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9 Best Track-Only Cars of 2015

These are the best track cars, not bang for your buck

Updated May 21, 2018

Supercars are awesome, but there is something about track cars that just makes me smile. Maybe it is the insane engineering that goes into the, or maybe it is how the automakers find the oddest ways possible to shed every ounce. Either way, these lightweight and powerful rigs are in a league of their own.

In 2015, we saw a good amount of awesome track-only cars make their debuts, so we decided to take a deep dive into the segment and list our the nine best track cars that debuted this year.

AM Vulcan 3

 

Zenos E10

Zenos is one of the newer arrivals in the track-only game, and it arrived with guns blazing with its E10. This rig comes in three states of tune – E10, E10 S, and E10 R – giving buyers plenty to choose from. The base E10 arrives with a 2.0-liter that cranks out 200 horsepower and 155 pound-feet of twist, which gets the Zenos to 60 mph in just 4.5 seconds. The E10 S arrives with and extra 50 horsepower and 140 pound-feet of torque, which cuts the 0-to-60 sprint to four seconds. The range-topping E10 R gains a Ford-sourced 2.3-liter EcoBoost engine with 350 horsepower and 350 pound-feet of twist, dropping the track rig to just three seconds to 60 mph.

Adding to the awesomeness of the E10 is its relatively low pricing, as the E10 starts from £24,995, the E10 S checks in at £29,995, and the range-topping E10 R starts at £39,995.

Zenos E10

 

Porsche Cayman GT4 Clubsport

The Cayman GT4 is already arguably the best track-ready Porsche available today, but recently, the automaker revealed a track-only Clubsport version that is even more incredible. It features the same 385-horsepower 3.8-liter flat-six as the base GT4, but the Clubsport comes with a slew of chassis mods that stiffen things up, larger brakes, a race-ready interior, and a curb weight of just 2,866 pounds.

Realistically, the only downside to this revised Cayman GT4 is its $165,000 price tag and the fact that it isn’t street legal.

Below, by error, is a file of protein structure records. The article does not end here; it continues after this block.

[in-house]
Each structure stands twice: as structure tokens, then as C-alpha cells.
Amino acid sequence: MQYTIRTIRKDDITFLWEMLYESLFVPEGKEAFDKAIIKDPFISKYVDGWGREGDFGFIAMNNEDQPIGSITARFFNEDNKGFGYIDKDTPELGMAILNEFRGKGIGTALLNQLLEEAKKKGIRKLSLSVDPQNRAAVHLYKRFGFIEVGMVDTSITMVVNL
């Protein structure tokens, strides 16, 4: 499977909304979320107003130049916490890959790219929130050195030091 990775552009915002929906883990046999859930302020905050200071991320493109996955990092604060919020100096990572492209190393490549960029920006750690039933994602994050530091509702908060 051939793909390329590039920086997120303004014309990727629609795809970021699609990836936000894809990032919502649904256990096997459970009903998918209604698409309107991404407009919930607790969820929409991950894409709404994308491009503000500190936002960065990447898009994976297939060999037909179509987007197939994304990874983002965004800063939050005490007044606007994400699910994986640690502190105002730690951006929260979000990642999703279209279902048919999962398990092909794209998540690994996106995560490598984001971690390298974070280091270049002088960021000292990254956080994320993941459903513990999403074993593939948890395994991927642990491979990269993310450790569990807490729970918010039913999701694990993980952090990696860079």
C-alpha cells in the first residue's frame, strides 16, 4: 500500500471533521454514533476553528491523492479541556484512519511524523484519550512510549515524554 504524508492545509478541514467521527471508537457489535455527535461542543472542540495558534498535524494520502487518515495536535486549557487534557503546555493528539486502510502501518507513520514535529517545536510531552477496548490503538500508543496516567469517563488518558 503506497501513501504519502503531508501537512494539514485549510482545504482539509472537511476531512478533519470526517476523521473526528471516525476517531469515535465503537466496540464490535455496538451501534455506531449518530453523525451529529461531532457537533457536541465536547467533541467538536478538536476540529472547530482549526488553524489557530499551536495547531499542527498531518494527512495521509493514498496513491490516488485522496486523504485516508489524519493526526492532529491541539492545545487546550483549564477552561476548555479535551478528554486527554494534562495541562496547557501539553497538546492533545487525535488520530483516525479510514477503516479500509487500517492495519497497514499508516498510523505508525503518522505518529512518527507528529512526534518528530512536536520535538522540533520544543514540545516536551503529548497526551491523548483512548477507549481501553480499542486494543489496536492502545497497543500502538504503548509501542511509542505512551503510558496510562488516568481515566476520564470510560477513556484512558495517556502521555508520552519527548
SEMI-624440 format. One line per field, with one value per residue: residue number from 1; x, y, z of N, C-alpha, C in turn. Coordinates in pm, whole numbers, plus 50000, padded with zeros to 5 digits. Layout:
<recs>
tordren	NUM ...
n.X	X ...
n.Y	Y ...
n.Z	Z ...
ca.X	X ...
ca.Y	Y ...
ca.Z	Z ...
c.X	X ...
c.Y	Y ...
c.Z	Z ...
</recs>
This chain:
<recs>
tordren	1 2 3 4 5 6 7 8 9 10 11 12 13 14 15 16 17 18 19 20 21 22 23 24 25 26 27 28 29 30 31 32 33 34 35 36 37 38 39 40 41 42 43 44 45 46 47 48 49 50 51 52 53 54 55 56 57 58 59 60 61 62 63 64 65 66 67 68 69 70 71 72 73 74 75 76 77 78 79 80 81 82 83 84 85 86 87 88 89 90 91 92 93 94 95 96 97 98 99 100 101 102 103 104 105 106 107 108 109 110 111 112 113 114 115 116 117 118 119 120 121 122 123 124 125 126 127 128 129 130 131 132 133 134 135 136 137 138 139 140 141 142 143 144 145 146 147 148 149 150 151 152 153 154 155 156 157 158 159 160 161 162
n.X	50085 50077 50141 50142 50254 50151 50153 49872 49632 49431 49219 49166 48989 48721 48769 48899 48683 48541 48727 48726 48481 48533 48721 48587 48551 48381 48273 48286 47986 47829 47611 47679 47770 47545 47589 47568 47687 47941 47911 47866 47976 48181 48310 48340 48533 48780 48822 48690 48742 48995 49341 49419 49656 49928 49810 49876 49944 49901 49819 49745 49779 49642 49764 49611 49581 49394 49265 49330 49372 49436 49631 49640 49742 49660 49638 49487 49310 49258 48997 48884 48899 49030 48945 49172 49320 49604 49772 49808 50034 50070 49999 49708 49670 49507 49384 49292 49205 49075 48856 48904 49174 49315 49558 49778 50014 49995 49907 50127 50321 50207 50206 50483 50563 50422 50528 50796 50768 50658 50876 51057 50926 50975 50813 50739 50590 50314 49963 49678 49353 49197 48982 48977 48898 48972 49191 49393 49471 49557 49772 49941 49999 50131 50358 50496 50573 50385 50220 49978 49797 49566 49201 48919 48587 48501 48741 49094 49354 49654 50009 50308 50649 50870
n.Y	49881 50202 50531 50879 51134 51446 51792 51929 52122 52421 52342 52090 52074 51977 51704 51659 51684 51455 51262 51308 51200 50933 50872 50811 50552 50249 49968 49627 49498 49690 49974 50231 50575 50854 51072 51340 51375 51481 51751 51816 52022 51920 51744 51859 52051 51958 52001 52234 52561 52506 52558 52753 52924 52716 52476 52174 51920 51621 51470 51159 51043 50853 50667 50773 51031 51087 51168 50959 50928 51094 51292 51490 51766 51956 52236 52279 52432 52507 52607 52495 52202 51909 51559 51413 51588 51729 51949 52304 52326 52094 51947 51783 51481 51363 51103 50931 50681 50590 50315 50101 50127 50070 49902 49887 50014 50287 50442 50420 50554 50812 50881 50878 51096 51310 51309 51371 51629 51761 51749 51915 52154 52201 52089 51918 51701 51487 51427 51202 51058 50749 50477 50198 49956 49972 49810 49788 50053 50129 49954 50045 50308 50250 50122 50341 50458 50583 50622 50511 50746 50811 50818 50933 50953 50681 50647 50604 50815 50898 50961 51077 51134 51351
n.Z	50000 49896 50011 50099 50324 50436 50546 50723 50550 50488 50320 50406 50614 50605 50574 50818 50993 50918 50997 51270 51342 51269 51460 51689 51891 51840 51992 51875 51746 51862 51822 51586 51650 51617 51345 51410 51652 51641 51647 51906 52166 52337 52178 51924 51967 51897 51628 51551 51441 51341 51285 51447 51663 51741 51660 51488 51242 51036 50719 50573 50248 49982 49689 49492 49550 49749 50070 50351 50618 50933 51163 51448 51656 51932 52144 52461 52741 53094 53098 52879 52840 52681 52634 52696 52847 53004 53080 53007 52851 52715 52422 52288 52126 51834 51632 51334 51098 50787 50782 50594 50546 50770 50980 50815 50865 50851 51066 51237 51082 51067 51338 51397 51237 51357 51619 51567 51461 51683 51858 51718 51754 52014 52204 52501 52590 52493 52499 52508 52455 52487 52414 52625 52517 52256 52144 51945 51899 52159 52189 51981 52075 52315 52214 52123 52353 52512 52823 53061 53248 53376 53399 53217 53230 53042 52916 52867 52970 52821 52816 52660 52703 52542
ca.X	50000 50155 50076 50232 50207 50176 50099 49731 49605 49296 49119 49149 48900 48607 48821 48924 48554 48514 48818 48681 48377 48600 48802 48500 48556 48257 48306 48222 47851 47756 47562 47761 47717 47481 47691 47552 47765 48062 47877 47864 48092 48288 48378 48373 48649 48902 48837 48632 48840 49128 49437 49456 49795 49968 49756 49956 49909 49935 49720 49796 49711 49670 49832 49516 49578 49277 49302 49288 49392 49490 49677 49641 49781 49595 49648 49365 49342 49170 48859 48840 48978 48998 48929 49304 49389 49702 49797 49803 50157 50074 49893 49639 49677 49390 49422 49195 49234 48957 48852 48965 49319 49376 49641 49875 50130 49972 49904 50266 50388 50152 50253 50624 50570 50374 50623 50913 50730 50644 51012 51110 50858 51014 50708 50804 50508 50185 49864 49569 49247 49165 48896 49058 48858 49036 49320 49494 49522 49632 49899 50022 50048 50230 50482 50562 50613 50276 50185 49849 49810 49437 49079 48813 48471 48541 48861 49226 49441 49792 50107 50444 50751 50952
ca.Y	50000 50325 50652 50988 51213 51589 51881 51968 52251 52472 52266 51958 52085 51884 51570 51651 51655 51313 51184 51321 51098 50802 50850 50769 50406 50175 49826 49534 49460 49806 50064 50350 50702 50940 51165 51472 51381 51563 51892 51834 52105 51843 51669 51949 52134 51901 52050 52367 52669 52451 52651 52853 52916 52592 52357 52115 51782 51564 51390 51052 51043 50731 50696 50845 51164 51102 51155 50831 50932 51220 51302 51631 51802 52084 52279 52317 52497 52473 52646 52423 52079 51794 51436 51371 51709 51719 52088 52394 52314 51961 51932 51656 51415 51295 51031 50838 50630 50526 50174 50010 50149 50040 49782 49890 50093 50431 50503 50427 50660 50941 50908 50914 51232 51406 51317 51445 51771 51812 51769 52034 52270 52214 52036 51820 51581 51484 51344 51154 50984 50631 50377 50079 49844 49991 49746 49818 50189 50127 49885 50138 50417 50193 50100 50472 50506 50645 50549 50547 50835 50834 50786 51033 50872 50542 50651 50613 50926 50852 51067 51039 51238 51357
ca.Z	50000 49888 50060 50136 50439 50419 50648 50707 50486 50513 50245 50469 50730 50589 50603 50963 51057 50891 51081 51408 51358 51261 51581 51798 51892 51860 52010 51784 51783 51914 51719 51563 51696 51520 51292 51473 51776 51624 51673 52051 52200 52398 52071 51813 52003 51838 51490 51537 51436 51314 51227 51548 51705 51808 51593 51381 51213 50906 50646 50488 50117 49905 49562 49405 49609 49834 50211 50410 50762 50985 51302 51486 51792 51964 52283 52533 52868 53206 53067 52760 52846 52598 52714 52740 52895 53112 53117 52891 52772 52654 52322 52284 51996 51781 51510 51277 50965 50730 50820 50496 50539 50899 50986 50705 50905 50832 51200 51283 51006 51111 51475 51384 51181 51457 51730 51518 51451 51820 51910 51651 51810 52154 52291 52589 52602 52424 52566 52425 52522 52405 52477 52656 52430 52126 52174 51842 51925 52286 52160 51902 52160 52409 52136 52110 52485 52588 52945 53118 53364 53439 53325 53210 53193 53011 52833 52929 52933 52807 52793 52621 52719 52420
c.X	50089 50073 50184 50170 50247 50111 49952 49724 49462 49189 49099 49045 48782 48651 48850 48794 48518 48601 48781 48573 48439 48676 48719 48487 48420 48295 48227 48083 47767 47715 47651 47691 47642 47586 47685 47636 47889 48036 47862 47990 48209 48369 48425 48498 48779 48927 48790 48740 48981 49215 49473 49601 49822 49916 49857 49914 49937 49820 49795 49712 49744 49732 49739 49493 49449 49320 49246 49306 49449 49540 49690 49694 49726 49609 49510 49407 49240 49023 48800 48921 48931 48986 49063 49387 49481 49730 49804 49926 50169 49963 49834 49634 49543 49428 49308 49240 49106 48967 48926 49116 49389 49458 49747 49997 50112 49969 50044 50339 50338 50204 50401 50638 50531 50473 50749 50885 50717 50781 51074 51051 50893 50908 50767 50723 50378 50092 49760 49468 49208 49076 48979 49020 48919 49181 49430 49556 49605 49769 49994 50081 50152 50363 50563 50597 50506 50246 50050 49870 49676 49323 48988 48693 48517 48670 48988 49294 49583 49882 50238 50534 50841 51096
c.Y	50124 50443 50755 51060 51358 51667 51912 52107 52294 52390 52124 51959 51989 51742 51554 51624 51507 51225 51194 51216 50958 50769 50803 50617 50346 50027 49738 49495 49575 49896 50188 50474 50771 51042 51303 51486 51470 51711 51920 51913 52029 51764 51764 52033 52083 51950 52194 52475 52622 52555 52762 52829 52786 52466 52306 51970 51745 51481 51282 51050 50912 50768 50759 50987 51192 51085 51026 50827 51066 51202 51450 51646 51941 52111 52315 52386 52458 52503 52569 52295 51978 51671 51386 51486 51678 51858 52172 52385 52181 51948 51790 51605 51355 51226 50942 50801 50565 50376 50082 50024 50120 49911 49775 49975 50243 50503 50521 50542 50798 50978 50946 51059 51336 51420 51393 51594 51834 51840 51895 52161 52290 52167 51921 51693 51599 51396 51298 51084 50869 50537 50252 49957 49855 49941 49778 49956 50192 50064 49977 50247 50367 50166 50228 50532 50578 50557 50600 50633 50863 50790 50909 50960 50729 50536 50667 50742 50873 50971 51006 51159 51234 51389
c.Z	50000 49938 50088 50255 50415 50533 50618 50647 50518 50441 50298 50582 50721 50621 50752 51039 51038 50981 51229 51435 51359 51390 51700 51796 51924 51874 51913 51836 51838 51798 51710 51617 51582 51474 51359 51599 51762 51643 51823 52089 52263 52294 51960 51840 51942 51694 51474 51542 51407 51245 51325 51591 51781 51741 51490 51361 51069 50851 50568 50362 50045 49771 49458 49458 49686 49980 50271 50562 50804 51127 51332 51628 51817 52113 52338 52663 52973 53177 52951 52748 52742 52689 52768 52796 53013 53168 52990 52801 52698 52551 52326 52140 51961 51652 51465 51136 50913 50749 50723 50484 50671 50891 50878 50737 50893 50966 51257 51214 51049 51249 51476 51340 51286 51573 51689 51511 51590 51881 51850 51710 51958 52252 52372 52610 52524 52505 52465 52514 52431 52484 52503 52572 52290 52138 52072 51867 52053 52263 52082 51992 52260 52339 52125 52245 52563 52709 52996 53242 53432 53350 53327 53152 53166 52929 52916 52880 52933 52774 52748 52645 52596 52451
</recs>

Porsche Cayman GT4 Clubsport

 

McLaren P1 GTR

Pretty much anything from McLaren is sure to be nothing short of awesome, and the P1 GTR is no exception. This model is based upon the road-legal P1, and like its road-going sibling, it has a mighty 3.8-liter V-8 that cranks out 789 horsepower and an electric motor that adds in another 197 horses for a grand total of 986 raging ponies.

Where the GTR sets itself apart is its weight loss of 110 pounds, its 3.2-inch-wider front track, 2-inch-lower front splitter, lightweight windshield, and more aggressive aero kit. The latter makes a massive difference in its performance, as it adds 1,455 pounds of downforce at 150 mph – a 10 percent increase over the road model.

Geneva15_McLaren P1 GTR_01

 

Porsche 911 GT3 R

It’s no surprise that Porsche earned two slots on our list, as the brand is known for its track-only versions of production rigs. The 911 GT3 R is based on the wild-and-crazy, but street-legal, GT3 RS, with a whole lot more go-fast bits.

Under the 911 GT3 RS’ hood lays the same 4.0-liter flat-six as the RS, but Porsche retuned it to an undisclosed output that exceeds the RS’ 500 horsepower. On top of the added power, Porsche also lightened the sports car using lightweight body panels and windows, enhanced its aerodynamics, and upgraded the chassis through larger brakes, a revise suspension and larger wheels.

M15_1171_fine

 

Aston Martin Vulcan

When the Vulcan first rolled out, folks didn’t know what to make of it. Turns out, it is just another amazing Aston Martin track car.